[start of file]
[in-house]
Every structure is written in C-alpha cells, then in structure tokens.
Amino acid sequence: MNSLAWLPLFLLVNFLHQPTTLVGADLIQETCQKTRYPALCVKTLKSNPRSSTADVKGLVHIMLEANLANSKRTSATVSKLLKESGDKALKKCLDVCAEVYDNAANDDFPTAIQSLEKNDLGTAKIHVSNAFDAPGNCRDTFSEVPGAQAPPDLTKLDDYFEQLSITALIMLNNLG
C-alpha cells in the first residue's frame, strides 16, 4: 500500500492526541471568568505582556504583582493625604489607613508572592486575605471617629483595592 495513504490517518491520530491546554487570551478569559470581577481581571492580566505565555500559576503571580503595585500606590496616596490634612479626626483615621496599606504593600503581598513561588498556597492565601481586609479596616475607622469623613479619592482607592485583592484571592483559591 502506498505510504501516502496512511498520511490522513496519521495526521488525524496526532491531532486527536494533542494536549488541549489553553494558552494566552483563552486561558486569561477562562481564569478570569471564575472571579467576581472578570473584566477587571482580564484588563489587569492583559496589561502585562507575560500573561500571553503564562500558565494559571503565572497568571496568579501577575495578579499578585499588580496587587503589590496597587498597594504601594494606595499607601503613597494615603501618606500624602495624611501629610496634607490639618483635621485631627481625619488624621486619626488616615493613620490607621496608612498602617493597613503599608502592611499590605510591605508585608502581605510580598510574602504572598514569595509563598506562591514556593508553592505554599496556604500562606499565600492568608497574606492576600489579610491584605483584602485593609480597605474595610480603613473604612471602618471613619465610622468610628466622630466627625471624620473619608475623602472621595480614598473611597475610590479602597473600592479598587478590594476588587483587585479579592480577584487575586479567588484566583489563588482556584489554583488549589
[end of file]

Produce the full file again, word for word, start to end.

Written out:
[in-house]
Every structure is written in C-alpha cells, then in structure tokens.
Amino acid sequence: MNSLAWLPLFLLVNFLHQPTTLVGADLIQETCQKTRYPALCVKTLKSNPRSSTADVKGLVHIMLEANLANSKRTSATVSKLLKESGDKALKKCLDVCAEVYDNAANDDFPTAIQSLEKNDLGTAKIHVSNAFDAPGNCRDTFSEVPGAQAPPDLTKLDDYFEQLSITALIMLNNLG
C-alpha cells in the first residue's frame, strides 16, 4: 500500500492526541471568568505582556504583582493625604489607613508572592486575605471617629483595592 495513504490517518491520530491546554487570551478569559470581577481581571492580566505565555500559576503571580503595585500606590496616596490634612479626626483615621496599606504593600503581598513561588498556597492565601481586609479596616475607622469623613479619592482607592485583592484571592483559591 502506498505510504501516502496512511498520511490522513496519521495526521488525524496526532491531532486527536494533542494536549488541549489553553494558552494566552483563552486561558486569561477562562481564569478570569471564575472571579467576581472578570473584566477587571482580564484588563489587569492583559496589561502585562507575560500573561500571553503564562500558565494559571503565572497568571496568579501577575495578579499578585499588580496587587503589590496597587498597594504601594494606595499607601503613597494615603501618606500624602495624611501629610496634607490639618483635621485631627481625619488624621486619626488616615493613620490607621496608612498602617493597613503599608502592611499590605510591605508585608502581605510580598510574602504572598514569595509563598506562591514556593508553592505554599496556604500562606499565600492568608497574606492576600489579610491584605483584602485593609480597605474595610480603613473604612471602618471613619465610622468610628466622630466627625471624620473619608475623602472621595480614598473611597475610590479602597473600592479598587478590594476588587483587585479579592480577584487575586479567588484566583489563588482556584489554583488549589